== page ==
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How are algorithms analyzed? What makes quicksort have an O(n^2) worst-case performance while merge sort has an O(n log(n)) worst-case performance?

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up vote 6 down vote accepted

That's a topic for an entire semester. Ultimately we are talking about the upper bound on the number of operations that must be completed before the algorithm finishes as a function of the size of the input. We do not include the coeffecients (ie 10N vs 4N^2) because for N large enough, it doesn't matter anymore.

How to prove what the big-oh of an algorithm is can be quite difficult. It requires a formal proof and there are many techniques. Often a good adhoc way is to just count how many passes on the data the algorithm makes. For instance, if your algorithm has nested for loops, then for each of N items you must operate N times. That would generally be O(N^2).

As to merge sort, you split the data in half over and over. That takes log2(n). And for each split you make a pass on the data, which gives N log(n).

quick sort is a bit trickier because in the average case it is also n log (n). You have to imagine what happens if your partition splits the data such that every time you get only one element on one side of the partition. Then you will need to split the data n times instead of log(n) times which makes it N^2. The advantage of quicksort is that it can be done in place, and that we usually get closer to N log(n) performance.

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  1. This is introductory analysis of algorithms course material.

  2. An operation is defined (ie, multiplication) and the analysis is performed in terms of either space or time.

  3. This operation is counted in terms of space or time. Typically analyses are performed as Time being the dependent variable upon Input Size.

Example pseudocode:

foreach $elem in @list



There will be n operations performed, where n is the size of @list. Count it yourself if you don't believe me.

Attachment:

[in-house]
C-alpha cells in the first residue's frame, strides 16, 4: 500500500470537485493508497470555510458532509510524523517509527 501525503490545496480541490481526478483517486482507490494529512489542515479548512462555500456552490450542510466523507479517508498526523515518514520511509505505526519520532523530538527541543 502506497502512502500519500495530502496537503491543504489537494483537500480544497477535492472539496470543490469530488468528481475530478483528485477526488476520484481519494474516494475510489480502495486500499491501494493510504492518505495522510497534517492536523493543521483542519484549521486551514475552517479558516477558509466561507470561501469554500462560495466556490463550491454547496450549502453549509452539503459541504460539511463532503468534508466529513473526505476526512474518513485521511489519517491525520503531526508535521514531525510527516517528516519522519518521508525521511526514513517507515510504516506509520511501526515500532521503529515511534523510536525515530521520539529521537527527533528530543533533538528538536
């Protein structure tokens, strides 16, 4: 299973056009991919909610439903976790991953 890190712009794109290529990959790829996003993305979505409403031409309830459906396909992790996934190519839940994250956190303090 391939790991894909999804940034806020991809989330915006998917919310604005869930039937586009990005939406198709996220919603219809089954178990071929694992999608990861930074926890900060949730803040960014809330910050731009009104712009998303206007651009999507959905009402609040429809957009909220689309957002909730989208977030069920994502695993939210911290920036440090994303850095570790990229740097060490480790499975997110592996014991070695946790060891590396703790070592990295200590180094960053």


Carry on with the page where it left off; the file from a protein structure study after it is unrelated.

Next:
To analyze quicksort and mergesort requires a decent level of what is known as mathematical sophistication. Loosely, you solve a discrete differential equation derived from the recursive relation.

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The addition of how the operation is counted is important. I have upped the score on this 'answer'. – mozillanerd Jun 16 '12 at 0:34

Both quicksort and merge sort split the array into two, sort each part recursively, then combine the result. Quicksort splits by choosing a "pivot" element and partitioning the array into smaller or greater then the pivot. Merge sort splits arbitrarily and then merges the results in linear time. In both cases a single step is O(n), and if the array size halves each time this would give a logarithmic number of steps. So we would expect O(n log(n)).

However quicksort has a worst case where the split is always uneven so you don't get a number of steps proportional to the logarithmic of n, but a number of steps proportional to n. Merge sort splits exactly into two halves (or as close as possible) so it doesn't have this problem.

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  • Quick sort has many variants depending on pivot selection
  • Let's assume we always select 1st item in the array as a pivot

If the input array is sorted then Quick sort will be only a kind of selection sort! Because you are not really dividing the array.. you are only picking first item in each cycle

On the other hand merge sort will always divide the input array in the same manner, regardless of its content!

Also note: the best performance in divide and conquer when divisions length are -nearly- equal !

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